An Underdog Story Turned Fairy Tale: Why Working With Diverse Suppliers is Smart

With the pandemic slowing down countless major vendors across the country, more companies are looking to work with different size (diverse) suppliers than ever before. However, the concern of reliability and pricing remains. Fortunately, Monoy believes none of this is truly something companies should worry themselves over in the slightest, This can either be a positive or negative experience depending on the companies you work with and the relationships you create with them. I recommend working with different size vendors for consistency and diversity alone but it makes sense why other companies are leery at first. What you have to remember is that, if no one works with a small supplier out of fear of unreliability or higher costs, they’ll never get big enough to compete no matter how great they may be.

Whereas, if you struggle with a lack of vendors, you can give the ‘little guy’ a shot and have a hand in solving this problem for yourself and other clients just by boosting a vendor up enough to compete with the ‘big dogs.’ For Stimulus, we collaborate with partners and other organizations which allows us to help both on the customer side and the supplier side. As such, we see how valuable diversifying your supply chain can be not just for profits and networking but to combat supply chain disruptors as well.

Having vendors local to you is a great way to deal with the supply chain issues we have seen in the recent years as there is no reliance on overseas suppliers or an inability to connect with your suppliers to handle issues in a timely fashion.”

In Monoy’s eyes, the key is building a strong supplier relationship structure no matter what size these businesses are, “Tiffanie Stanard, our Founder and CEO, has stated before that if there is no supplier available at the moment for your brand, why not build that company up yourself by taking a chance on a small and more diverse choice? If there isn’t a large supplier, why not get together multiple small suppliers and create a network that helps your local economy as well? This is one sound way to address these issues and create a reliable network you can trust as a business leader. Obviously, there are a lot of risk factors involved in decisions like this but, with our team, you can take an educated chance on the ‘underdog’ and watch it pay off.”

With data analysis being one of the easiest ways to predict the future of industry and business, the final thing we chose to discuss with this analytics whizz was the predicted future of supply chain and where companies fit in the mix.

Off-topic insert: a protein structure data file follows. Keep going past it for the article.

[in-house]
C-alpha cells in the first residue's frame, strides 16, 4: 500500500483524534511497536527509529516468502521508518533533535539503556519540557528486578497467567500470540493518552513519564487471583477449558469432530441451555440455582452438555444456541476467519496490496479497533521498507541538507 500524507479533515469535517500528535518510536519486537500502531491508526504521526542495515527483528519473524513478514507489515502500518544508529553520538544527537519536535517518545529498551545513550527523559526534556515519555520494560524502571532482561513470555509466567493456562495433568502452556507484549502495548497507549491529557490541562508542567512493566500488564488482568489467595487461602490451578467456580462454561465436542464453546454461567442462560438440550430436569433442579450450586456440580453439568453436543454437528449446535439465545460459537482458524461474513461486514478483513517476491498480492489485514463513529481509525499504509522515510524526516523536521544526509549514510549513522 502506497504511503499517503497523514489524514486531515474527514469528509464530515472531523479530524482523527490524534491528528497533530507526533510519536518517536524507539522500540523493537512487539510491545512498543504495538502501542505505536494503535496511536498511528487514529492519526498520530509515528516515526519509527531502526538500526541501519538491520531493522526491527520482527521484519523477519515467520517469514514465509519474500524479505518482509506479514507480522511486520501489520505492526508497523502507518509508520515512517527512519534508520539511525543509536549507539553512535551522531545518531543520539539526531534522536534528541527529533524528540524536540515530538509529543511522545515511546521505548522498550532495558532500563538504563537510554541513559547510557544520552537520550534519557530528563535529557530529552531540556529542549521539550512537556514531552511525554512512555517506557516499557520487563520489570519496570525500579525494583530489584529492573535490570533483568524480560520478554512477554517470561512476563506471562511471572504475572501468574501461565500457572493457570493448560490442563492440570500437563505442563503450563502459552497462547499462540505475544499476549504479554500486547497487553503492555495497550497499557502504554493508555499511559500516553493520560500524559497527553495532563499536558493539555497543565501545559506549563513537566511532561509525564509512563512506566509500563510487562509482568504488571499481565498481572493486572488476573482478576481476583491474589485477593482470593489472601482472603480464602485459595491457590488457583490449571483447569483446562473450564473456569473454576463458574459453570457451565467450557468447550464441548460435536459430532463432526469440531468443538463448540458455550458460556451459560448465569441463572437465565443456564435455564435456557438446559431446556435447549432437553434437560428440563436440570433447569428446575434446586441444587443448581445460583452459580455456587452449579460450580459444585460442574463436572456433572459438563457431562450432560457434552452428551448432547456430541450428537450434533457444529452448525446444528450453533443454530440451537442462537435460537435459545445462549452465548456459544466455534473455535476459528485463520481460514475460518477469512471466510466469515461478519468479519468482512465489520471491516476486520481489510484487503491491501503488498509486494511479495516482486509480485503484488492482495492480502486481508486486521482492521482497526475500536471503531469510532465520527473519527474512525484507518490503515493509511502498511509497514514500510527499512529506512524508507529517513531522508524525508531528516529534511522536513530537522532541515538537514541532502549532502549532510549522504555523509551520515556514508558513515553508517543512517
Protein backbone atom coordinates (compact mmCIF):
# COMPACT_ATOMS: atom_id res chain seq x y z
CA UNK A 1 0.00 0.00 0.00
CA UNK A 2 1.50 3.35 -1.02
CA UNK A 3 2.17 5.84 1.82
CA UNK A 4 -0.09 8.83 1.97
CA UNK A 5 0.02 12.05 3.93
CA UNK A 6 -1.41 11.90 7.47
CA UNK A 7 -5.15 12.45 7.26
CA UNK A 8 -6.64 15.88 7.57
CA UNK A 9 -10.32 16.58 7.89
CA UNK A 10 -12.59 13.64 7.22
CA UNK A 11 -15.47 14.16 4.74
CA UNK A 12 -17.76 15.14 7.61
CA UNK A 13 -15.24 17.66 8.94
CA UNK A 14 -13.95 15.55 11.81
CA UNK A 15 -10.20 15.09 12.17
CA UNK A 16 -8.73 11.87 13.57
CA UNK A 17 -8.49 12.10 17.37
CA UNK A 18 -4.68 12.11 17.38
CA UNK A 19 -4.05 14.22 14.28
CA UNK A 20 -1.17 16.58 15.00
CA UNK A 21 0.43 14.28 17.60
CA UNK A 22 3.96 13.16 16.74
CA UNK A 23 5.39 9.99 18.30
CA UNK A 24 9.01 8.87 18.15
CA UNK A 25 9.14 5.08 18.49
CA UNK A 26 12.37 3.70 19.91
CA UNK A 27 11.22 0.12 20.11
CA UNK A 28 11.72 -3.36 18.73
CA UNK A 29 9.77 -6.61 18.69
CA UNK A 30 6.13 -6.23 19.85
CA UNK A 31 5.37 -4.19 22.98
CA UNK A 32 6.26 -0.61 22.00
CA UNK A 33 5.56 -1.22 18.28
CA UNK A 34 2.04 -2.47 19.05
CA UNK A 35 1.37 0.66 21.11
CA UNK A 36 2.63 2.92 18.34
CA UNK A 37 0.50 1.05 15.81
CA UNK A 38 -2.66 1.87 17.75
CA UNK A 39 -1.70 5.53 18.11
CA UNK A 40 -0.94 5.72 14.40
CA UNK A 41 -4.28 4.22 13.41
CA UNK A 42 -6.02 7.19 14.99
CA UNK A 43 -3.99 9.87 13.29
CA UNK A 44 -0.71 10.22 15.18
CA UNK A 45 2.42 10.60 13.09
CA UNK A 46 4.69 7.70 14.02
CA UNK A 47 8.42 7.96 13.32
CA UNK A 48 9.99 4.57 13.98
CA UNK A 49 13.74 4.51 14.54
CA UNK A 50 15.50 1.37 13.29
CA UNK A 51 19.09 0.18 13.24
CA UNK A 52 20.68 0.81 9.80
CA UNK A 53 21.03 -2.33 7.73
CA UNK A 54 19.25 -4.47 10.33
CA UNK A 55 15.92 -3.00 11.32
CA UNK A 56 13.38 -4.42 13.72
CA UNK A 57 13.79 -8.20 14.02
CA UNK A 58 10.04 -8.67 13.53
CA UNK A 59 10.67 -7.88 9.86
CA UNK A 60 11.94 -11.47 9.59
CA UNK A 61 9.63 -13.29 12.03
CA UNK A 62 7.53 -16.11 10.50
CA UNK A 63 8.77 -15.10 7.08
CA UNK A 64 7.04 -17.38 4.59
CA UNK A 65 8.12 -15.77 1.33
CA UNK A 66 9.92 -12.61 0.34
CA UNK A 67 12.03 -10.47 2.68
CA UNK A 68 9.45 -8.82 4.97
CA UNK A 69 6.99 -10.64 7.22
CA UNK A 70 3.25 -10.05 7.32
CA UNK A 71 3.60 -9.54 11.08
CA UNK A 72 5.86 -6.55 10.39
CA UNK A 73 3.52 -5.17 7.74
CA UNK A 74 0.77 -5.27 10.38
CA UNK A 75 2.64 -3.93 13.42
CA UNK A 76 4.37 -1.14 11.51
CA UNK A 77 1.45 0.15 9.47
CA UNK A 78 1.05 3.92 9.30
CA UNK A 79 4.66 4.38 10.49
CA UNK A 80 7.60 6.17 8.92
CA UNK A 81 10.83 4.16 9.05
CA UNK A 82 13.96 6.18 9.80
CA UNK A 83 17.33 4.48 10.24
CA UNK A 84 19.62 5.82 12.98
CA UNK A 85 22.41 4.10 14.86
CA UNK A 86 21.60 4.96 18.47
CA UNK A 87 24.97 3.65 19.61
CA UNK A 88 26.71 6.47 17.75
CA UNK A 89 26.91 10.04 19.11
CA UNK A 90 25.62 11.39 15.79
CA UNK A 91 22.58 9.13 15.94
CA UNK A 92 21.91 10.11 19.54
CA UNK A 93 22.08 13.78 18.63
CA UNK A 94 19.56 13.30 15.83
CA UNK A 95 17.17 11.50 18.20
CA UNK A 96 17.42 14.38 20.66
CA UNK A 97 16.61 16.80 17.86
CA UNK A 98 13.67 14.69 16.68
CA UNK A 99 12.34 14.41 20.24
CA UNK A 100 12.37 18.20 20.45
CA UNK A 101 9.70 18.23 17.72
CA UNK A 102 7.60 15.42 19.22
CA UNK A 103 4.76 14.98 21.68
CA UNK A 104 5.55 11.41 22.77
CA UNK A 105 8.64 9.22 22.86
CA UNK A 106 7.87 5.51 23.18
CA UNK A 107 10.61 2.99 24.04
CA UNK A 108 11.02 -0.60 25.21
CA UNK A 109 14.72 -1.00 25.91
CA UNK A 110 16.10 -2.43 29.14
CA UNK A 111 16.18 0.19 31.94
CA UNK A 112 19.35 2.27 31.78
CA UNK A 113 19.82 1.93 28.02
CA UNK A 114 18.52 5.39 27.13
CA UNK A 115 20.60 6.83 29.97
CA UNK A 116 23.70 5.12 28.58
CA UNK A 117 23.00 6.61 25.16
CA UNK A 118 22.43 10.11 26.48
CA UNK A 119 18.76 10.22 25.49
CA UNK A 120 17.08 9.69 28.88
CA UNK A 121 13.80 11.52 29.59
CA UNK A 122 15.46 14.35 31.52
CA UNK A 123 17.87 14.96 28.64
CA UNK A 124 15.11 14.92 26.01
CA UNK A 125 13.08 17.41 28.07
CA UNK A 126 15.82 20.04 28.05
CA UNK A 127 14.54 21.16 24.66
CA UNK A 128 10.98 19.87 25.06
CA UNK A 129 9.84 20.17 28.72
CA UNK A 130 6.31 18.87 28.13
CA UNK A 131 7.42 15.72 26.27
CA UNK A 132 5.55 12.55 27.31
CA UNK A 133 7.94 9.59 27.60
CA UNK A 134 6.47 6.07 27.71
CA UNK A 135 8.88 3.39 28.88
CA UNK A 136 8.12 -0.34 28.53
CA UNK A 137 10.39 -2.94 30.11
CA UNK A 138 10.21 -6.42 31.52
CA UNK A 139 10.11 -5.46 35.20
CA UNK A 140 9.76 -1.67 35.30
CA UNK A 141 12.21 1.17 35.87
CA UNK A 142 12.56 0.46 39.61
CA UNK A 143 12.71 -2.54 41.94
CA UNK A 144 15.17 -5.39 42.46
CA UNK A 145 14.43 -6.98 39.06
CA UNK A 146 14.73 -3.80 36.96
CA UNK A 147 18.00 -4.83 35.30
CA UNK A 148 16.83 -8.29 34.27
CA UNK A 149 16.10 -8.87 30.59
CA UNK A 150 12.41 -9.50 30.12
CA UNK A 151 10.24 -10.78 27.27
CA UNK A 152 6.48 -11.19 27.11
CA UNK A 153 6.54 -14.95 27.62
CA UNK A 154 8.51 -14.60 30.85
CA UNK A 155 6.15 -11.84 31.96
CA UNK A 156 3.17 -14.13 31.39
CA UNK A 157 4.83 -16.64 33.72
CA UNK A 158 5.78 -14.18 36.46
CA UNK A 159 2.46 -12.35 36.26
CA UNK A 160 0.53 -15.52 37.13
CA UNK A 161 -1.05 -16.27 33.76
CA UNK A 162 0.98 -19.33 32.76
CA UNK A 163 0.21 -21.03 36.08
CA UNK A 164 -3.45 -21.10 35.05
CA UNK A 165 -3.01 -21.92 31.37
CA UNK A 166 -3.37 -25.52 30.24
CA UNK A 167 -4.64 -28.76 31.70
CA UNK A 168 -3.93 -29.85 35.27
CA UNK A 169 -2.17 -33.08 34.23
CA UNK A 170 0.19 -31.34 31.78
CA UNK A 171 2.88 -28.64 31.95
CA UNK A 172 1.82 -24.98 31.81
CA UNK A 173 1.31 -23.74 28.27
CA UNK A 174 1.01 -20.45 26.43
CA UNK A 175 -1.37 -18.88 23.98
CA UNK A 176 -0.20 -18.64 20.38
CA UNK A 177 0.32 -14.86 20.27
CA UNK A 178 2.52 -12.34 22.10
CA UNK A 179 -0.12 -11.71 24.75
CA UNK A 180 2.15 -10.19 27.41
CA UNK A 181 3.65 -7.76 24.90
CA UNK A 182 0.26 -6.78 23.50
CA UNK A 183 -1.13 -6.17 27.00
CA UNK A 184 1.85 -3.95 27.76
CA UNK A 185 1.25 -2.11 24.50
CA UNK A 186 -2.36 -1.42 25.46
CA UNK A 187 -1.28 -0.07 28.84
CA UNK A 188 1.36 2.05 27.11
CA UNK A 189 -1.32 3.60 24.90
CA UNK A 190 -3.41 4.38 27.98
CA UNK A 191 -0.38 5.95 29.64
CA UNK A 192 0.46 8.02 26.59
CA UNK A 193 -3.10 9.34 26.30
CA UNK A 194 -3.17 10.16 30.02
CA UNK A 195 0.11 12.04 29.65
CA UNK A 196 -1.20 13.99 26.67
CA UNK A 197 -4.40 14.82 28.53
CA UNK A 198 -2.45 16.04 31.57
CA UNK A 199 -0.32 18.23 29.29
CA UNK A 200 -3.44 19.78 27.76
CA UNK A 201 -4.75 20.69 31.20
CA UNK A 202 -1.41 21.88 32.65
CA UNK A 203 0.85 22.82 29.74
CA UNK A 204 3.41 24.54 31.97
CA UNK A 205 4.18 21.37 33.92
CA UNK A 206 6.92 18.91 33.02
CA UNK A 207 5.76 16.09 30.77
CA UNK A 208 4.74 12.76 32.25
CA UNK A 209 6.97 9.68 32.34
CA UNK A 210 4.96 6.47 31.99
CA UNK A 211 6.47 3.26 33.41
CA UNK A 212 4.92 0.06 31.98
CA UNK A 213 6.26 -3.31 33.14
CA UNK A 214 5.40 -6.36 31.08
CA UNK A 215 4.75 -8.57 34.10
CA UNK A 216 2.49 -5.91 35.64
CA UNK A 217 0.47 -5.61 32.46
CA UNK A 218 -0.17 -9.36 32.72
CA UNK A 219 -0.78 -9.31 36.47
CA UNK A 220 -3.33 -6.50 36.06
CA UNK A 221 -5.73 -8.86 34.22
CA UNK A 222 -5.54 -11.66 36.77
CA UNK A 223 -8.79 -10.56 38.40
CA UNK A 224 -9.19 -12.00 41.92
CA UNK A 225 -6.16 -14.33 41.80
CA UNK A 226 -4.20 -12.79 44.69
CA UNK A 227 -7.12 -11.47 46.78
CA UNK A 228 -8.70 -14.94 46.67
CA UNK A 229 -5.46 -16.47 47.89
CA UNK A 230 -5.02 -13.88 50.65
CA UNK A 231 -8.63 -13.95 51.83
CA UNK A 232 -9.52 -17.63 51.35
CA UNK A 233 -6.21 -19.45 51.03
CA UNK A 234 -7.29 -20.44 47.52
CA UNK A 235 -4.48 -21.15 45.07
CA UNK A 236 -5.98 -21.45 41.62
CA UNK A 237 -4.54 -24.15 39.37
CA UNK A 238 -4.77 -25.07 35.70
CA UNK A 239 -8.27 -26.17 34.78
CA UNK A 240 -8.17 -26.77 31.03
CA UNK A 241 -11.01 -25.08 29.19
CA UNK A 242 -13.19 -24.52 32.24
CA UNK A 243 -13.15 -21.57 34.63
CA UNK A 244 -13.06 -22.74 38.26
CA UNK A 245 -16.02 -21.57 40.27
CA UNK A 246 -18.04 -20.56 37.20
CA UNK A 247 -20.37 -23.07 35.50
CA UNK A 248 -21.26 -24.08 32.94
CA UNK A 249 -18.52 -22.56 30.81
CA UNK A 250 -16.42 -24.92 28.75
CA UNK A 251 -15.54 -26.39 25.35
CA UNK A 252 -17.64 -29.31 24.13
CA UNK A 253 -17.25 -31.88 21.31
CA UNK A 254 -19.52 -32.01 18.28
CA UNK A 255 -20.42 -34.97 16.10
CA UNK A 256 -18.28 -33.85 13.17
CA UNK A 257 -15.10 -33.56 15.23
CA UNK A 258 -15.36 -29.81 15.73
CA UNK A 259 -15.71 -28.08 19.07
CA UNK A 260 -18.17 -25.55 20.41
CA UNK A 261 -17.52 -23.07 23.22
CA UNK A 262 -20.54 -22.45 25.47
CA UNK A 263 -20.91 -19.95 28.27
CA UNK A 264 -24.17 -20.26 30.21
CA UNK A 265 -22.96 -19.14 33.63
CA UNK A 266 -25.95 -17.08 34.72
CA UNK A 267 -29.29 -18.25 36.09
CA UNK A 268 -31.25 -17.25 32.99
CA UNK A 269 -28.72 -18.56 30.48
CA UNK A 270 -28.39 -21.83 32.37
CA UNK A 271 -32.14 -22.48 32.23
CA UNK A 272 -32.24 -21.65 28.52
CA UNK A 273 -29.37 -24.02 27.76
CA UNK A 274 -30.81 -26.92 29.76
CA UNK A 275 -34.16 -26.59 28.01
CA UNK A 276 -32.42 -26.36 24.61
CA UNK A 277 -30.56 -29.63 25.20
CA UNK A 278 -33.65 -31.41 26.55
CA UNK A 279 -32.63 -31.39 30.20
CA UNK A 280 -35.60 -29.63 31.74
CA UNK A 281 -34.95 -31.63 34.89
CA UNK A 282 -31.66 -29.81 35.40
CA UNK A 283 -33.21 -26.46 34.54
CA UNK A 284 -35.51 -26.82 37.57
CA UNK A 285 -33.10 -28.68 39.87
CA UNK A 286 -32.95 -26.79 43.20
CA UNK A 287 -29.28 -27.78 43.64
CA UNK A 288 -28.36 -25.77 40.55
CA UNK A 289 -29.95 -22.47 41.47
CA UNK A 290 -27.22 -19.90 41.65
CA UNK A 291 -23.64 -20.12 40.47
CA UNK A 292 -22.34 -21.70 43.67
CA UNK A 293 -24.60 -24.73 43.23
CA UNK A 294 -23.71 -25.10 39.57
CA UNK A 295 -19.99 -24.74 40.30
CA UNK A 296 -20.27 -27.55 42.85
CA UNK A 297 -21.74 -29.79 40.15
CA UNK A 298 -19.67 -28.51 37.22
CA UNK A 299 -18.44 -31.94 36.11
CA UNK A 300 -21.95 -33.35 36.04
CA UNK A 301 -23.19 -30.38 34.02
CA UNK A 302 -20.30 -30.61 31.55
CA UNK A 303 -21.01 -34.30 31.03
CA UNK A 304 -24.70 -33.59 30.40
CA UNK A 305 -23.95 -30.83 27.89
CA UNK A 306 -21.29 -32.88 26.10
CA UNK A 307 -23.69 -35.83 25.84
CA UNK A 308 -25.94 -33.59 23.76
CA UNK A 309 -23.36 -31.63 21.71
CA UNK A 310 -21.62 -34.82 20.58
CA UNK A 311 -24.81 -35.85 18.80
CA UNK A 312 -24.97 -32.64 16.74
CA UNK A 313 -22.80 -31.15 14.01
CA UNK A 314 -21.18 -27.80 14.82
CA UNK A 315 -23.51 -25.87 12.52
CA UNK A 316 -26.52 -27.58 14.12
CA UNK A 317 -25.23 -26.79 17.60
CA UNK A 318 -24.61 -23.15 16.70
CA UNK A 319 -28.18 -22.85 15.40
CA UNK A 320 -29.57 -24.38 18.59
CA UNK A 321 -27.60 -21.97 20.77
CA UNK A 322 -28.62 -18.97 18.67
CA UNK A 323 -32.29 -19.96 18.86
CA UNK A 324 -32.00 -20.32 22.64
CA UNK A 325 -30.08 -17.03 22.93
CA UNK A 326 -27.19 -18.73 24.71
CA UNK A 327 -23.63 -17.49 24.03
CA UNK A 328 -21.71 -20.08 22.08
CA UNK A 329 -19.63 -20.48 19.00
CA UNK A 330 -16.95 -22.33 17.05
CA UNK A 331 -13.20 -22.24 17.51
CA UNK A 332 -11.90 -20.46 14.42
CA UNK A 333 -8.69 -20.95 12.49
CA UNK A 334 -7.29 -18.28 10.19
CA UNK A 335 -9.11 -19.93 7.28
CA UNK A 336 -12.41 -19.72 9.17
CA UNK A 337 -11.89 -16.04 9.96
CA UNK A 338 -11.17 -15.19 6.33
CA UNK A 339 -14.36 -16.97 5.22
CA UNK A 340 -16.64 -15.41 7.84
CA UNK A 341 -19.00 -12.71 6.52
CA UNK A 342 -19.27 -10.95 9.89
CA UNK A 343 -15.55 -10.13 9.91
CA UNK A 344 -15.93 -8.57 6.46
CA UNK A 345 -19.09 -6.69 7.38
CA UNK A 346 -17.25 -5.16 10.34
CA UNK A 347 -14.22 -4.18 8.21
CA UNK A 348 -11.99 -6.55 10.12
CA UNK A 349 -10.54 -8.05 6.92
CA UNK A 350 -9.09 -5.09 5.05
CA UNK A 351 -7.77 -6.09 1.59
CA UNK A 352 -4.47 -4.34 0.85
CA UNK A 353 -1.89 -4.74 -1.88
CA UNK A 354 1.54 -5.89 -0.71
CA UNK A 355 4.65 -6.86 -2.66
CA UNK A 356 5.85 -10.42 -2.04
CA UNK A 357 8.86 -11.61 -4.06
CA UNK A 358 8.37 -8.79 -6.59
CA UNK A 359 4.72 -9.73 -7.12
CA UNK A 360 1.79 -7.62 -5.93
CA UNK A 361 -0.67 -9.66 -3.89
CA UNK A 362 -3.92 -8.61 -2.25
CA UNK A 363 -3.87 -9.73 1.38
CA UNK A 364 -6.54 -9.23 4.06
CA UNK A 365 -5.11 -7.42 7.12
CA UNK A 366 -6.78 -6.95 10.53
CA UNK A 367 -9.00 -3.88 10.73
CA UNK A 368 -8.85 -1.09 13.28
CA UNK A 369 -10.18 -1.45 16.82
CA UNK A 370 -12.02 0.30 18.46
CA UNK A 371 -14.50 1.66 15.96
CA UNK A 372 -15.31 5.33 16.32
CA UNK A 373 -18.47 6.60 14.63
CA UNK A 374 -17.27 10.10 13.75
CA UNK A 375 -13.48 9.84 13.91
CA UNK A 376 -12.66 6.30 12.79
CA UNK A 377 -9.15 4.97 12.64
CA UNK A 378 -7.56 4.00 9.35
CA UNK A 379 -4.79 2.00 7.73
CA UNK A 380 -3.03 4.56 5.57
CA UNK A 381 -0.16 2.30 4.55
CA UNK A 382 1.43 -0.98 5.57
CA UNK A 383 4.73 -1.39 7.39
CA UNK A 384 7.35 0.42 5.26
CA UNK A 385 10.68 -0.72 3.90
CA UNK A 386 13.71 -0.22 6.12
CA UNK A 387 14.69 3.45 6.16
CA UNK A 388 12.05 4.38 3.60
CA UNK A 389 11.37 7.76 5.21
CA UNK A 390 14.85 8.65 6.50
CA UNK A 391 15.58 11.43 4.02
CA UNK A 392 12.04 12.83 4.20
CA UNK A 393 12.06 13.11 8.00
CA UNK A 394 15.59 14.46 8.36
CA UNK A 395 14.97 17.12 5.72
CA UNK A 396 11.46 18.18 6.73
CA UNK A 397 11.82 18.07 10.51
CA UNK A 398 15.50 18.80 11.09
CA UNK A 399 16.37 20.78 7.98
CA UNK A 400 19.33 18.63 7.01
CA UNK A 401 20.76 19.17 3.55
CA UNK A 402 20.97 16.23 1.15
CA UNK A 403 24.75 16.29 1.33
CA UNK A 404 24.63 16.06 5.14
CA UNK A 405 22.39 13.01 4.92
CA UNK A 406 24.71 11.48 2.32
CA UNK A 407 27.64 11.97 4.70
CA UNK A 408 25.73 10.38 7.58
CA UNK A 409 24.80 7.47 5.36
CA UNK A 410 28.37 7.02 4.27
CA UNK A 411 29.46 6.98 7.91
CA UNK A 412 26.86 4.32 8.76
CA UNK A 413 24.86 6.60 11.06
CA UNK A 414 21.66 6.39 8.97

Defining the Data and Refining the Market

One of the biggest questions on the minds of practically every business leader is what the supply chain has in store for leaders and their vendors post-pandemic. Fortunately, Monoy says the future is brighter than ever — so long as companies do their part, I think we’re already seeing the future of the supply chain with big data. I think it’s going to continue going in that direction and our clients will become more digitally mature and more aware of what types of data they should be keeping in their records.

For the supply chain to run smoothly, companies will need to learn how to use their data to detect trends and influence future business decisions which is one area i know we can really help in as a data analytics platform. It won’t just be about analyzing personal data either. Companies must learn how to integrate their date with other data sources in the market to make educated moves and collaborations that sidestep disruptions altogether.

Before, companies would simply focus on comparing vendor prices, but now you have other data sources to analyze in order to facilitate better supplier relationships. I think this trend is only going to continue and companies will turn to smaller and more diverse suppliers with the reliable data to prove their worth in the future.”

In the end, the data doesn’t lie — supply chain management takes time, effort, and a strong team to get right. However, if a company knows who to work with and when to work with them, there’s not a disruption in the world that can stop them. To learn more about the Stimulus Relationship Intelligence Platform (SRIP) check out today.



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Stimulus, Inc.

Stimulus, Inc.

Stimulus, a relationship intelligence software that helps companies build more valuable vendor and supplier relationships.